Decentralized manufacturing as a service is an emerging trend in the gene and cell therapy industry. According to Ori Biotech, exponential growth in the cell and gene therapy industry is driving this trend–with early-stage companies wanting to scale up.

“They either need to go to a CDMO or they have to build their own facility,” explains Jason C. Foster, CEO of Ori Biotech. “There isn’t enough [CDMO] capacity out there, it’s expensive, and they lose control of their processes, or they have to build their own facility maybe three years in advance and may never move into it.”

The company says they’ve developed a cloud-based automated manufacturing platform, which can be purchased as pieces of equipment for academic research work, or as a mobile cleanroom space for scaled-up manufacturing.

“We’re building Ori to be cloud-native, [i.e.] to connect in real-time to the cloud, structure, and aggregate [data], and then apply machine learning to understand [and receive] feedback on] processes in real-time,” says Foster.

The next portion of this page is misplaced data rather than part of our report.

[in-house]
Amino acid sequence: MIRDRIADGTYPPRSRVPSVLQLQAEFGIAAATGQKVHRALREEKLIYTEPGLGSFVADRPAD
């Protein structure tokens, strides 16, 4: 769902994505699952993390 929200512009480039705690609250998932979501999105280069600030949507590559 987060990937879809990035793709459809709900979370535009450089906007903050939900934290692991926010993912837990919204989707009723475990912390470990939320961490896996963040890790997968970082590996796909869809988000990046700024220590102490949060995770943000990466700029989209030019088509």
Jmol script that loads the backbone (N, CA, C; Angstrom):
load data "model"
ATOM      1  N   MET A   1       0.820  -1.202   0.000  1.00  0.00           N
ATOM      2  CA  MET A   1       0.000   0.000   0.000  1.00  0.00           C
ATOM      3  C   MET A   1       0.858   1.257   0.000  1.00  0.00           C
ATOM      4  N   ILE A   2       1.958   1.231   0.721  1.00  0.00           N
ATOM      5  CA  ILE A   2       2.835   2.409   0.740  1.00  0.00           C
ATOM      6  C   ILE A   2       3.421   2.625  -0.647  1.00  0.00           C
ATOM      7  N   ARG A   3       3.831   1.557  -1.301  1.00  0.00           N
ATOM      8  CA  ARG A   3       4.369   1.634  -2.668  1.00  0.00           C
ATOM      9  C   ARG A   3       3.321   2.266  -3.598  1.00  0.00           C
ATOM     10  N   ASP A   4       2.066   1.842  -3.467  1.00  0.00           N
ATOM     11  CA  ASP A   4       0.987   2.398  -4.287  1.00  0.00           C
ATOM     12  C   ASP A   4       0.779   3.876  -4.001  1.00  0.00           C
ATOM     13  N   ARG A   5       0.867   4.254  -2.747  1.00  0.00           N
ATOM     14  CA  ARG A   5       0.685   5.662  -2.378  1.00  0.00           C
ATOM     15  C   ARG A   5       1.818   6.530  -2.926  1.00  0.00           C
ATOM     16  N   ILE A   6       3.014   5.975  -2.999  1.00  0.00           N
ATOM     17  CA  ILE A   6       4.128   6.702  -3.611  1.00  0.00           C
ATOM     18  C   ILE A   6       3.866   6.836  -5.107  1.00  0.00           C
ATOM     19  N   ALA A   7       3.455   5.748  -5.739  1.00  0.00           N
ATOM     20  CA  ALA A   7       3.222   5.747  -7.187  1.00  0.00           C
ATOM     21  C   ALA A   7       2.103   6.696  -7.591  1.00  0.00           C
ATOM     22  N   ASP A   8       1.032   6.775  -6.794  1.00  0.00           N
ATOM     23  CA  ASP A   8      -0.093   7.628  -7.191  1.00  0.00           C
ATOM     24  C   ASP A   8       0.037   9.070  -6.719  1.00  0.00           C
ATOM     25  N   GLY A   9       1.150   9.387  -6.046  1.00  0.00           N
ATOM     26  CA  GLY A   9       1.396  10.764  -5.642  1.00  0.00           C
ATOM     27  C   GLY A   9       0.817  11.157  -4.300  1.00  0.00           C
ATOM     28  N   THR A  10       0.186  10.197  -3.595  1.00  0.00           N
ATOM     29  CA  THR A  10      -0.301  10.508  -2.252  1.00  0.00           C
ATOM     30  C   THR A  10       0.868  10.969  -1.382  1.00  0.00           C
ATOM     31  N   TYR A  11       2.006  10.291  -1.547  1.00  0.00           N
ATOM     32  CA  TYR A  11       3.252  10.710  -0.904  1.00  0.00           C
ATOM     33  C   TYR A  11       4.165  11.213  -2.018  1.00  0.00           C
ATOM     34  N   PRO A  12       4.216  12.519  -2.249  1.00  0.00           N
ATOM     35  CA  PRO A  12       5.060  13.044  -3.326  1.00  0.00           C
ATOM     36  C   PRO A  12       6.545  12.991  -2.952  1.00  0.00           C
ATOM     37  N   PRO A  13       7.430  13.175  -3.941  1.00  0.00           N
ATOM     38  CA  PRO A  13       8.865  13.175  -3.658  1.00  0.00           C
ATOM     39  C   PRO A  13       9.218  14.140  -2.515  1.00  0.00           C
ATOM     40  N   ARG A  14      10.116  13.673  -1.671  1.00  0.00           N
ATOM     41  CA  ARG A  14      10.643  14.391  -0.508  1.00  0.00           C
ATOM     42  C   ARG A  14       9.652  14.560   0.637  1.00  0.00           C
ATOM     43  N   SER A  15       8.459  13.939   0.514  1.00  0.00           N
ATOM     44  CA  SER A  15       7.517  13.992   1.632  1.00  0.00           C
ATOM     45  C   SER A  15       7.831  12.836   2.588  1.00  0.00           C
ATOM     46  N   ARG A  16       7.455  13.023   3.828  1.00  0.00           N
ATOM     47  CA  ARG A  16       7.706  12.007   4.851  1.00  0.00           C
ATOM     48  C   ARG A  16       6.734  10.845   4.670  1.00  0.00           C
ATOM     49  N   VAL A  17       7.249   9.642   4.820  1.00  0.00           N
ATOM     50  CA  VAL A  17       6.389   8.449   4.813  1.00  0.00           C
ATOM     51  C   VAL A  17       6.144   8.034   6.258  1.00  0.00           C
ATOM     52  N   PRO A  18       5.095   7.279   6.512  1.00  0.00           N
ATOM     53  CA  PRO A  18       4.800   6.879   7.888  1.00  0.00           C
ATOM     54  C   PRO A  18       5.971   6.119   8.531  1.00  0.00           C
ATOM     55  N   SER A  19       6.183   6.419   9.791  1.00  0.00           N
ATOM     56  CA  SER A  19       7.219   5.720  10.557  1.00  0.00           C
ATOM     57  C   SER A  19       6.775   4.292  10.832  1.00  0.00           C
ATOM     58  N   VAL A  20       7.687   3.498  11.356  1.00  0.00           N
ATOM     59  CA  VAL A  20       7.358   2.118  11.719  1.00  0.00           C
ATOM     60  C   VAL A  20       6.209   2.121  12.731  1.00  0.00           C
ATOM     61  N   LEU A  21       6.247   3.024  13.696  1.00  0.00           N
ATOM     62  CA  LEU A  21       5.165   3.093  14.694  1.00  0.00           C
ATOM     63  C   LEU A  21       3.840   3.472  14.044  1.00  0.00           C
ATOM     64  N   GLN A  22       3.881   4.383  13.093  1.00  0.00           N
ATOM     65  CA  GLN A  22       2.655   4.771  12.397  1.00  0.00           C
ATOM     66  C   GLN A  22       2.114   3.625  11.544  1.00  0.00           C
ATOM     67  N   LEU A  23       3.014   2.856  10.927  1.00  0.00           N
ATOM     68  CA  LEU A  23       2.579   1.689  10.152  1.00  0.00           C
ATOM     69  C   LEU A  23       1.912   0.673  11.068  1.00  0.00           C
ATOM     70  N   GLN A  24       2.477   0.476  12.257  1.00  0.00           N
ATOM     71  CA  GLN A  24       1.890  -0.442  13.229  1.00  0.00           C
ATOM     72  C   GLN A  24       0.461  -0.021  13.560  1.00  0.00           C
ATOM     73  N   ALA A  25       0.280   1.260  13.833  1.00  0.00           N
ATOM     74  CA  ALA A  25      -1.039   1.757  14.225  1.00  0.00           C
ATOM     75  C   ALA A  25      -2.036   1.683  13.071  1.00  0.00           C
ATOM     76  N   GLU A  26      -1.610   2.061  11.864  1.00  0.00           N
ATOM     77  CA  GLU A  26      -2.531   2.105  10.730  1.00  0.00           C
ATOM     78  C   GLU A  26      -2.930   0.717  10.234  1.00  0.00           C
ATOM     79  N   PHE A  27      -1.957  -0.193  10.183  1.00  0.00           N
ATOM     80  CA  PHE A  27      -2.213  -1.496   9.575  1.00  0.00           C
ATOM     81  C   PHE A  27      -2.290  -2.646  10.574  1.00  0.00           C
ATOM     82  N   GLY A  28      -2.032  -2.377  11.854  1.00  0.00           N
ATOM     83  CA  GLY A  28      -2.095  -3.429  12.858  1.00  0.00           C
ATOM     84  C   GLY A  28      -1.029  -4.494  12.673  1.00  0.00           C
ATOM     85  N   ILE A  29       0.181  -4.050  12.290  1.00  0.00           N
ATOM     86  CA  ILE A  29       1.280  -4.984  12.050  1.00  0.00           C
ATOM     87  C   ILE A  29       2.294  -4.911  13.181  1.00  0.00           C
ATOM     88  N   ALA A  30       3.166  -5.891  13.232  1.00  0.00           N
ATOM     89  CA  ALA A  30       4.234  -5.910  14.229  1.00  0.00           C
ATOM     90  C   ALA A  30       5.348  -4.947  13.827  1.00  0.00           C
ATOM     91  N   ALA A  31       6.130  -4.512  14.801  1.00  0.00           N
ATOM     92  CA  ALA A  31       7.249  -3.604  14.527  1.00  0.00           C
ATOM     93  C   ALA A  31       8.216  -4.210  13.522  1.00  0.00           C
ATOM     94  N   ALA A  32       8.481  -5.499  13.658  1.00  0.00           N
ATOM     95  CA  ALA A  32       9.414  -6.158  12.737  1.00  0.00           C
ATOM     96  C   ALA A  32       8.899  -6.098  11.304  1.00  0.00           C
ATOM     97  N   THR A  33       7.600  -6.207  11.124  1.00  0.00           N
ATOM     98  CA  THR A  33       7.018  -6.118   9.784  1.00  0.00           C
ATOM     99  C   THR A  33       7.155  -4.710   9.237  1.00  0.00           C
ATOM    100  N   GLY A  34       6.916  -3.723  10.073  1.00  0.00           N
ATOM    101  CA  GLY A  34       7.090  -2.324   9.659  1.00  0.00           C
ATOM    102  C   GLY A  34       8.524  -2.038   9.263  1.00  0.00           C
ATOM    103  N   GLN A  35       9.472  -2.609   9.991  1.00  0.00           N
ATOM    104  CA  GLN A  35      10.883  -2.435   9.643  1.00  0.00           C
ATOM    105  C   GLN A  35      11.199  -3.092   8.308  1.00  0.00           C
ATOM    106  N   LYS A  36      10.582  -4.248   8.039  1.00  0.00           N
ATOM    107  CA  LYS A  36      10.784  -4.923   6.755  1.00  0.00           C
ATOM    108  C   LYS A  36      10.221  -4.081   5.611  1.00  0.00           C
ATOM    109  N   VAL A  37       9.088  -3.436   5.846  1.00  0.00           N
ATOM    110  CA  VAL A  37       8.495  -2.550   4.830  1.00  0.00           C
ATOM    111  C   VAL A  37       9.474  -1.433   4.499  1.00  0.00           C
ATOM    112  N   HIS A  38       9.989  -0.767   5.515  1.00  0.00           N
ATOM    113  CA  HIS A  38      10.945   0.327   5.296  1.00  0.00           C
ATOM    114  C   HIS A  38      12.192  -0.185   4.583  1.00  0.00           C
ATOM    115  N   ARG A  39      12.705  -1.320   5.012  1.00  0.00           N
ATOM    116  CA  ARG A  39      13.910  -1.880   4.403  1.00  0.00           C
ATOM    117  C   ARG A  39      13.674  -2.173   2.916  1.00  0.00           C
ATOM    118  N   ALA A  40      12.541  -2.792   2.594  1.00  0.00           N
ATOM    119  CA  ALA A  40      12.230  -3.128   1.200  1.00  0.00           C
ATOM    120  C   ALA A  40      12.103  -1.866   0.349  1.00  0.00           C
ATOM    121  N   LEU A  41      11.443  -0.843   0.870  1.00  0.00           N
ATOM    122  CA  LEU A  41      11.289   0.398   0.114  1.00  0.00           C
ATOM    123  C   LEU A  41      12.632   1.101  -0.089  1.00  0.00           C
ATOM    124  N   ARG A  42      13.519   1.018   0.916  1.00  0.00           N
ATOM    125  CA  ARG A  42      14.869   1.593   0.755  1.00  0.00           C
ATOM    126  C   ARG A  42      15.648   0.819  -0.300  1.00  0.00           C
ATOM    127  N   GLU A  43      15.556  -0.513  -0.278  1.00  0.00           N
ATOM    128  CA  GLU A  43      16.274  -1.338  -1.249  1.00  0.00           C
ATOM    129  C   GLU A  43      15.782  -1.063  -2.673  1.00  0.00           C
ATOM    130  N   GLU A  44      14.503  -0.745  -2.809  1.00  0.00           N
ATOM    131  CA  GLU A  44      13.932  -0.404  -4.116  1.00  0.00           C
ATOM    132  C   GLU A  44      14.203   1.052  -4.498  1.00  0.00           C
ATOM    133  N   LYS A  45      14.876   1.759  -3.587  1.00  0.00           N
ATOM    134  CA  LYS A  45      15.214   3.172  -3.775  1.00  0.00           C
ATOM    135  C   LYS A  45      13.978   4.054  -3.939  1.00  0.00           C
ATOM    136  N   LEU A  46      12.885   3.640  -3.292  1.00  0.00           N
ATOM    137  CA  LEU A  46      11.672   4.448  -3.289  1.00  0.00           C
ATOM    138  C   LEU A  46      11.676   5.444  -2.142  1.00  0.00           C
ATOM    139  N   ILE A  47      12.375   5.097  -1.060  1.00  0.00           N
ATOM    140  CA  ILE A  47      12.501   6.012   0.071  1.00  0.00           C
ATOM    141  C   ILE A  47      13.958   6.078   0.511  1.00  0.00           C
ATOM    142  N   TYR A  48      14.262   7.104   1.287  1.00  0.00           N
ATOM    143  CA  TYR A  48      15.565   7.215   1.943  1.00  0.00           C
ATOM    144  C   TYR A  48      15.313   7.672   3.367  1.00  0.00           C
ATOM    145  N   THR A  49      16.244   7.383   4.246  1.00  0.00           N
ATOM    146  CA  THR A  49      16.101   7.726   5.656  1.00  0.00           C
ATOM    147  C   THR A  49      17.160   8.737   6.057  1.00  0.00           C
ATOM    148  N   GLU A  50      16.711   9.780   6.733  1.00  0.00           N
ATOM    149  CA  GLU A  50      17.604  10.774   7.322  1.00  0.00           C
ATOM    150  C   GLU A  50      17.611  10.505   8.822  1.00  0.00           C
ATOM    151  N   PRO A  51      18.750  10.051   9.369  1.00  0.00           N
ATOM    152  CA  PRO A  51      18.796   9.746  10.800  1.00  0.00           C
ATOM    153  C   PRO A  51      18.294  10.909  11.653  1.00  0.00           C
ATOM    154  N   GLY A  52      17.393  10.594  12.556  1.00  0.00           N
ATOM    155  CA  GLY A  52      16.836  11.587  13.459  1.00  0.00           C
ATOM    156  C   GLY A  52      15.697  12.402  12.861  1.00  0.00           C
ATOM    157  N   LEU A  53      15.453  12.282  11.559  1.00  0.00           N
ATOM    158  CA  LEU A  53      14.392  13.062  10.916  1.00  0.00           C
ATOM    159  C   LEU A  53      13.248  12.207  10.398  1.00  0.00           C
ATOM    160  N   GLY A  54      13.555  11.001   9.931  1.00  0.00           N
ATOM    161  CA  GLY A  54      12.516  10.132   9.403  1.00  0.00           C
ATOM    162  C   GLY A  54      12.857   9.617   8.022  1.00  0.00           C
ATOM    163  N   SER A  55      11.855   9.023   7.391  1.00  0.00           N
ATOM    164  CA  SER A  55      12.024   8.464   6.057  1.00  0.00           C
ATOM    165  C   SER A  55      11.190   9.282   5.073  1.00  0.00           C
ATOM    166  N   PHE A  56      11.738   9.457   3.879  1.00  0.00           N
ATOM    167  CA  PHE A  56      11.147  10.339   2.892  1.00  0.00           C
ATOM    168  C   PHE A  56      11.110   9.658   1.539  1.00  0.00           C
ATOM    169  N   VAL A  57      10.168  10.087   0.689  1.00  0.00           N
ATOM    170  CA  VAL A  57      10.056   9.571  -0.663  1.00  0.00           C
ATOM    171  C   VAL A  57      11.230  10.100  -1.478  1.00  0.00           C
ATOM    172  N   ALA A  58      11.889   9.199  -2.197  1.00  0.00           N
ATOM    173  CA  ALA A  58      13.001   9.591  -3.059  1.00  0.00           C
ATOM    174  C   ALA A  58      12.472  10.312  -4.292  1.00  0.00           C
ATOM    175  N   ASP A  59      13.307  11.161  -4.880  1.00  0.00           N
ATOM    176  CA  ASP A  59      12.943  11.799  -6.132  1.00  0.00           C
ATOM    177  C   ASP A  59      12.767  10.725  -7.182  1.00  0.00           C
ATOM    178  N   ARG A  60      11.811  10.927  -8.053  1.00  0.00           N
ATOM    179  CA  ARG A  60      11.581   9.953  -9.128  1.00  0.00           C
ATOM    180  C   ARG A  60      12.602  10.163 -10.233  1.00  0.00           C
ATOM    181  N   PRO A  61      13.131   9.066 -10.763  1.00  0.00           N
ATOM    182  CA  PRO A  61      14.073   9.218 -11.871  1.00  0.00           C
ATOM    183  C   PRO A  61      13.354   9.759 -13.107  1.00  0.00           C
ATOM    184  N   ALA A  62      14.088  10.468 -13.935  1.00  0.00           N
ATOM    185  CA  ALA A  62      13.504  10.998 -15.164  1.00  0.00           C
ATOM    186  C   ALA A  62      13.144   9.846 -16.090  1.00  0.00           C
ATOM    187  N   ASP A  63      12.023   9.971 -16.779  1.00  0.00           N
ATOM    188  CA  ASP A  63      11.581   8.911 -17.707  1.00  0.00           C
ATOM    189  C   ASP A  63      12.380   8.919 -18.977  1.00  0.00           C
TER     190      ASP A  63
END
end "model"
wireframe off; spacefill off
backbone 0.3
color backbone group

The company, he says, developed its manufacturing platform from the ground up rather than merely repurposing existing technologies to suit the gene and cell therapy industry. After being R&D focused, he says they’re currently transitioning to a commercial organization and hope to launch their first products in about 14 months.

“We don’t want to be a CDMO, but we can supply the infrastructure and technology that underpins CDMOs and to allow the industry to work more flexibly,” notes Foster, who adds that companies will be able to lease or buy the equipment, and scale up production, as necessary.

He hopes to submit the manufacturing platform’s regulatory package to the FDA by the second half of 2022, and to double his 33-strong workforce to 70 by the end of that year.

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